Thursday, October 27, 2011

State makes another dumb move

Well, another day and another strange move by some government officials in the great state of Oklahoma.

Remember the fiasco that was the Oklahoma Tourism and Recreation Department’s decision to close seven state parks?

There’s another brilliant move coming up. Starting in January, all state employees and teachers will be forced to get most of their prescriptions by mail.

This is preventive medicines, which are typically for 30, 60 and 90-day supplies of drugs. Again, this is preventive medicines. State employees can still get a prescription filled at a local pharmacy if it is for a cold, infection, etc., which is not a preventive drug.

The move is expected to save the state over $8 million a year.

Great, huh?

Uh, not really. These orders will be filled by out-of-state companies with the money being sent to companies in different states.

Naturally, Oklahoma pharmacists are not happy with this move. They shouldn’t be. Neither should state residents.

While this might appear to save $8 million, it actually has an estimated $75 million negative impact on the state with lost revenues.

That will hurt countless pharmacies, especially the small-town pharmacies. Think you can get the same customer service from some drug company in Texas or Arizona as you do with your local pharmacist?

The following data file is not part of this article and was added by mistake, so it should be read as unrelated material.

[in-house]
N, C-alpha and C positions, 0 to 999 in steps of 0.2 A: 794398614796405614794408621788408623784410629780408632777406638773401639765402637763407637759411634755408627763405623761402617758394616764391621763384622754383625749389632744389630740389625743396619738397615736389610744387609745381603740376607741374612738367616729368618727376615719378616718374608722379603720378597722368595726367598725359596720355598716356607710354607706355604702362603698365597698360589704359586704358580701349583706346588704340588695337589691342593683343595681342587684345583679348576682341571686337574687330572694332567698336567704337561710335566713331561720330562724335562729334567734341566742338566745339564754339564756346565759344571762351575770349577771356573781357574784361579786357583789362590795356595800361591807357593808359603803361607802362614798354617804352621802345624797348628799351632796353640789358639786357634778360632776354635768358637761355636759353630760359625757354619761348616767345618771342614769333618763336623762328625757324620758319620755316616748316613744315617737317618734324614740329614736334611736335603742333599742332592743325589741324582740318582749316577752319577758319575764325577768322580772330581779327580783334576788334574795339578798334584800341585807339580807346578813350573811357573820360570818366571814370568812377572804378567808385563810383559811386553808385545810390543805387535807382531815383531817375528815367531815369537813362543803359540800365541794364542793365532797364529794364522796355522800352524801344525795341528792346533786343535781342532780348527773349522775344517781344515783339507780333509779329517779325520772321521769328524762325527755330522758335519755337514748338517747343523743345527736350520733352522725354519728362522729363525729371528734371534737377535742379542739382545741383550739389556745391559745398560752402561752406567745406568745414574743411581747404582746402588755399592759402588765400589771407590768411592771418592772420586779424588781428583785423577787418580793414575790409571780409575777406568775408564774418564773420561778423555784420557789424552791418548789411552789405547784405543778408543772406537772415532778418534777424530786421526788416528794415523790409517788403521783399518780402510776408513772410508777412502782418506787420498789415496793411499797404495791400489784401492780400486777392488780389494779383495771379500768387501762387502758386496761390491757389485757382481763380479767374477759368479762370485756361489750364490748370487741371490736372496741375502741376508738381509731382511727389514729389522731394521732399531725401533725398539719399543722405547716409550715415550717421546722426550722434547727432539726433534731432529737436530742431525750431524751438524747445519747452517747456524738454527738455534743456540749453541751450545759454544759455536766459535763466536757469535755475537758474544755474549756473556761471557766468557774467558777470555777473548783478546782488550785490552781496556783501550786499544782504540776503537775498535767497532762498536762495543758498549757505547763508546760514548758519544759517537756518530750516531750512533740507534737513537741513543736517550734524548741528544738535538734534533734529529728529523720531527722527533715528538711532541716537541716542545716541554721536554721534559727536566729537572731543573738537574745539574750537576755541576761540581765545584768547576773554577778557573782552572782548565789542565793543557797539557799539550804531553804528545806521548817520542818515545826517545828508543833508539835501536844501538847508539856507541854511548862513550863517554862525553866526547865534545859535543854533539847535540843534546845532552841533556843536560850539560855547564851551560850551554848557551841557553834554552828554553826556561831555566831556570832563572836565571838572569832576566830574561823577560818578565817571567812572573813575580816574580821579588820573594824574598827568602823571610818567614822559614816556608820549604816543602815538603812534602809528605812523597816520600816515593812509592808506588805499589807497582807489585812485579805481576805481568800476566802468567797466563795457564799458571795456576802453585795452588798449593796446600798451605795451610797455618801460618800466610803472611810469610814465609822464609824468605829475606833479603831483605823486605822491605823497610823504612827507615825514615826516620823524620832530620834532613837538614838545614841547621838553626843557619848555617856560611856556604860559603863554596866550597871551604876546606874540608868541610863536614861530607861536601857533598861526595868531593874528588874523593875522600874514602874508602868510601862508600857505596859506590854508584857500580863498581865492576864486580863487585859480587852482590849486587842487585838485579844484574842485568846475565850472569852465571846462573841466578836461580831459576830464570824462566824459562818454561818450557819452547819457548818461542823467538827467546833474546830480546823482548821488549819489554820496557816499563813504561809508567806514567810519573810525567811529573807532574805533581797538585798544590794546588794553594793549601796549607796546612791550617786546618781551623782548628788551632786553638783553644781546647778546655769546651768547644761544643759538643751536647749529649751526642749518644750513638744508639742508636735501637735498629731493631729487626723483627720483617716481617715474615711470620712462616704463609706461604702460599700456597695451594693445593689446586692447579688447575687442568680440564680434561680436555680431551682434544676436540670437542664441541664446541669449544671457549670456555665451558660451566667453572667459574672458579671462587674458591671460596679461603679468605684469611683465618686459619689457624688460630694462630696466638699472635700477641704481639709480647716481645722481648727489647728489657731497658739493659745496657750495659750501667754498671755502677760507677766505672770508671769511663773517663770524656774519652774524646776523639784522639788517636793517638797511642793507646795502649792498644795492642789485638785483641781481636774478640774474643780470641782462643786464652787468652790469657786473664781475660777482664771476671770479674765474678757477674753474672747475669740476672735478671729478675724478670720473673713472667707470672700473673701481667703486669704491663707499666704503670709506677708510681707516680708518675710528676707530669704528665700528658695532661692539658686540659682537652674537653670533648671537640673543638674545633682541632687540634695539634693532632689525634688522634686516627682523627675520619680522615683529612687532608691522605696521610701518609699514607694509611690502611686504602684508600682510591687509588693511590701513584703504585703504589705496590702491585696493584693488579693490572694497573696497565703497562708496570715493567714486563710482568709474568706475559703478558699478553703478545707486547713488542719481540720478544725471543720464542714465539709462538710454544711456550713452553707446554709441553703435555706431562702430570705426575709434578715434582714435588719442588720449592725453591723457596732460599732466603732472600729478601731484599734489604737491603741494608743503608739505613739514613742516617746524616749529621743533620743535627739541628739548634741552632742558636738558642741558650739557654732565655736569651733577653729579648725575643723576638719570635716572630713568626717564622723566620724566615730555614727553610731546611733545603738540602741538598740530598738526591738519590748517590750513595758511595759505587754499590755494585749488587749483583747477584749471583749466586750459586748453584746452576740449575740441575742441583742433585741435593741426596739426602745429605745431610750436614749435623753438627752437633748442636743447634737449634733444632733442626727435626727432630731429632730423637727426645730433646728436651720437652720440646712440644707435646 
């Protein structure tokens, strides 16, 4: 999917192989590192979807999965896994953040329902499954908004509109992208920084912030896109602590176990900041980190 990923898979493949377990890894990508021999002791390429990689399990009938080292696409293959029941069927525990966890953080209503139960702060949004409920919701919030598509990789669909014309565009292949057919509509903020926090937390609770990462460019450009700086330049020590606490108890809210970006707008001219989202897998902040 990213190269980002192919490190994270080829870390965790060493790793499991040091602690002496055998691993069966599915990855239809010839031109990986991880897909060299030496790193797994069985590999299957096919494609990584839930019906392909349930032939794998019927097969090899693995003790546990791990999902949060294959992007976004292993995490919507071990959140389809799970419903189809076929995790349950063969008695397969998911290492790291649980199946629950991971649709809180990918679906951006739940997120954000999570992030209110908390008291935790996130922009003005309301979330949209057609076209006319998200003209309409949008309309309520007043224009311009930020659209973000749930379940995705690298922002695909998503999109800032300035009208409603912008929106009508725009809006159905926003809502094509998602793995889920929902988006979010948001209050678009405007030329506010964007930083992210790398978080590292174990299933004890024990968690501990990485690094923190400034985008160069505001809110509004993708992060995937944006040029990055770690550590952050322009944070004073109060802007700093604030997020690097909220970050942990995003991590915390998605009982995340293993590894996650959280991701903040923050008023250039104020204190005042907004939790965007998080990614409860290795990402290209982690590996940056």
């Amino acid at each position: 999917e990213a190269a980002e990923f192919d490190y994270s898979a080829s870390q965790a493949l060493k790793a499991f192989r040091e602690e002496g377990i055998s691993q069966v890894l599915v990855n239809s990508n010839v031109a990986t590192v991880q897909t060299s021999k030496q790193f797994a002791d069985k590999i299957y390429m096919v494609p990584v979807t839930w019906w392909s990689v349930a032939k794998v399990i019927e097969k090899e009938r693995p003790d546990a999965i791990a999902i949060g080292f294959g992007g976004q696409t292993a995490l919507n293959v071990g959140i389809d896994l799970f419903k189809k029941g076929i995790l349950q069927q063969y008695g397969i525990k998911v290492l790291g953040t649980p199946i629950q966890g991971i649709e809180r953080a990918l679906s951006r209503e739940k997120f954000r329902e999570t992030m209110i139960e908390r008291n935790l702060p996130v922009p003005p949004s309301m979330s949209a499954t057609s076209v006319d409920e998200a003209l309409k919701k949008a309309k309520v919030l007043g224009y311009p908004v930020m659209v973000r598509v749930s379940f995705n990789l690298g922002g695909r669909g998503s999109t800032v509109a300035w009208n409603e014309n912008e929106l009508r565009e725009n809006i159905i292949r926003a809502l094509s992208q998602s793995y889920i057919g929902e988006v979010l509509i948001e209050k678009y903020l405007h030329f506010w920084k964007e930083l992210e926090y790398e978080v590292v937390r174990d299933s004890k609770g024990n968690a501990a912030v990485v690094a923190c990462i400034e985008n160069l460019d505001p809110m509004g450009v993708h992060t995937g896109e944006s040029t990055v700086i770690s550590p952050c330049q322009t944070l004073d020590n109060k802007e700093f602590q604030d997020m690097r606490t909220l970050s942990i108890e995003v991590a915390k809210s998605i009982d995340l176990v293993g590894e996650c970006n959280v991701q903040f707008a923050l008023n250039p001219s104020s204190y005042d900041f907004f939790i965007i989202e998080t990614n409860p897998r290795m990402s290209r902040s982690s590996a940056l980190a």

I don’t.

My only experience with mail-order prescriptions was not a good one. While working for a company which marketed medical plans for senior citizens, customers were told they could get their prescriptions for free if they were by mail.

Sounded great, except when orders were delayed or the prescription was messed up. This caused customers to be without their prescriptions and was a pain in the rear for the customers and doctors, who had to redo prescriptions which were supposedly never received by the drug company.

Several legislators are trying to change this decision, along with state pharmacists.

Hopefully the state will realize this is a bad move. But based on recent decisions, don’t hold your breath.


  1. Stupid move...have a feeling that the state officials will be exempt....since alot of meds have gone to 4$...I will just pay for them....

  2. My mother has Oklahoma retired teachers insurance and her med orders are always messed up; come by delivery and left on bench at front door many times; if they are short or they do not get them correct, she cannot get a fix - she has to just pay for it. The state is wrong, but the public started this mess when they started using mail prescription to save their personal funds. We are all guilty of "ordering" when we could purchase at home. But being told they HAVE to is just not right. Personally, I don't think it's a whole lot worse than giving it to Wal-Mart but that is just me. We certainly don't support our "local" stores by giving them all of our business.

  3. I really hope this can be prevented. I am concerned about medications being stolen in our mail boxes. People on drugs are desperate and it won't take them long to determine who is getting medications by mail.